Piercy & Company has won planning for this new 1,200m2 church in Drayton Green, Ealing
The ‘extremely flexible’ building for the International Presbyterian Church will be able to house a congregation of 200 will feature a brass, shingle-tile ‘roofscape’ sat on ‘rusticated’ masonry walls. The scheme incorporates an existing 80-seat Edwardian Grade II-listed chapel.
Although originally expected to start on site last summer (2013), construction has now been pencilled in for January 2015.
The architect’s view
To accommodate a range of pastoral and community uses simultaneously, we’ve developed a programme of flexible spaces which can be configured as needed. The challenge lay in balancing these pragmatic programming considerations with a spiritual spatial experience. The soaring ceilings and vaulted spaces of traditional church architecture provided a key reference point for the church’s form.
Retention of the listed chapel, located on the southern boundary of the site, guided the scheme.
The new building wraps the chapel, linking it to the entrance hall to the front and worship space to the rear, its walls encountered as an unexpected, rustic interior object. In this way, the interior - the main reason for the chapel’s designation - will be preserved and used as a prayer, study and meeting room.
The pleated roof form creates a finer grain, reducing the perception of the building’s massing within a predominantly residential street. As the roof rises towards the front of the site, the folds peak in an abstracted spire, signalling the building’s ecclesiastical function. This roofscape is clad in weathered brass, a practical and expressive material.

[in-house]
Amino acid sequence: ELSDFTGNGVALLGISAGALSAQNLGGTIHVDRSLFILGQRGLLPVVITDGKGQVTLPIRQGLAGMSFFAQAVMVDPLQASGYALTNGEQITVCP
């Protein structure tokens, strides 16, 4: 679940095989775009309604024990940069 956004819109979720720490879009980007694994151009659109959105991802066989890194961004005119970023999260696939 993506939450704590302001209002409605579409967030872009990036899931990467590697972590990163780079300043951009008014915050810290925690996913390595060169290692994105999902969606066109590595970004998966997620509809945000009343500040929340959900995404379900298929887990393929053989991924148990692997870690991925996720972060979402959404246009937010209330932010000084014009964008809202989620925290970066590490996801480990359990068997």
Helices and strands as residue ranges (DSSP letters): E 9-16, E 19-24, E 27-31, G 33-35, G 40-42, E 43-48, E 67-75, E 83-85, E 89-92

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Piercy & Co’s reveals Ealing church with ‘spire-like’ folding roof
Piercy & Company has unveiled plans for this 1,200m2 scheme for the International Presbyterian Church in Ealing
The practice was brought in by the church in July last year to look at a replacement for its existing home at Drayton Green, which only had capacity for 80 people.
The ‘extremely flexible’ new building, which will be able to house a congregation of 130, will feature a brass, shingle-tile ‘roofscape’ sat on ‘rusticated’ masonry walls.
Stuart Piercy, founder of Piercy & Company, said: ‘The challenge had been to capture the feel of a place of worship rather than a community hall. We created more than a 100 folded paper models to refine the proportion and form of the church. The spatial freedom of a church is a fascinating opportunity to explore dynamic spaces and expressive and symbolic forms.’
A planning application is expected to be submitted before the end of the year with work starting in summer 2013.
Source: Jack Hobhouse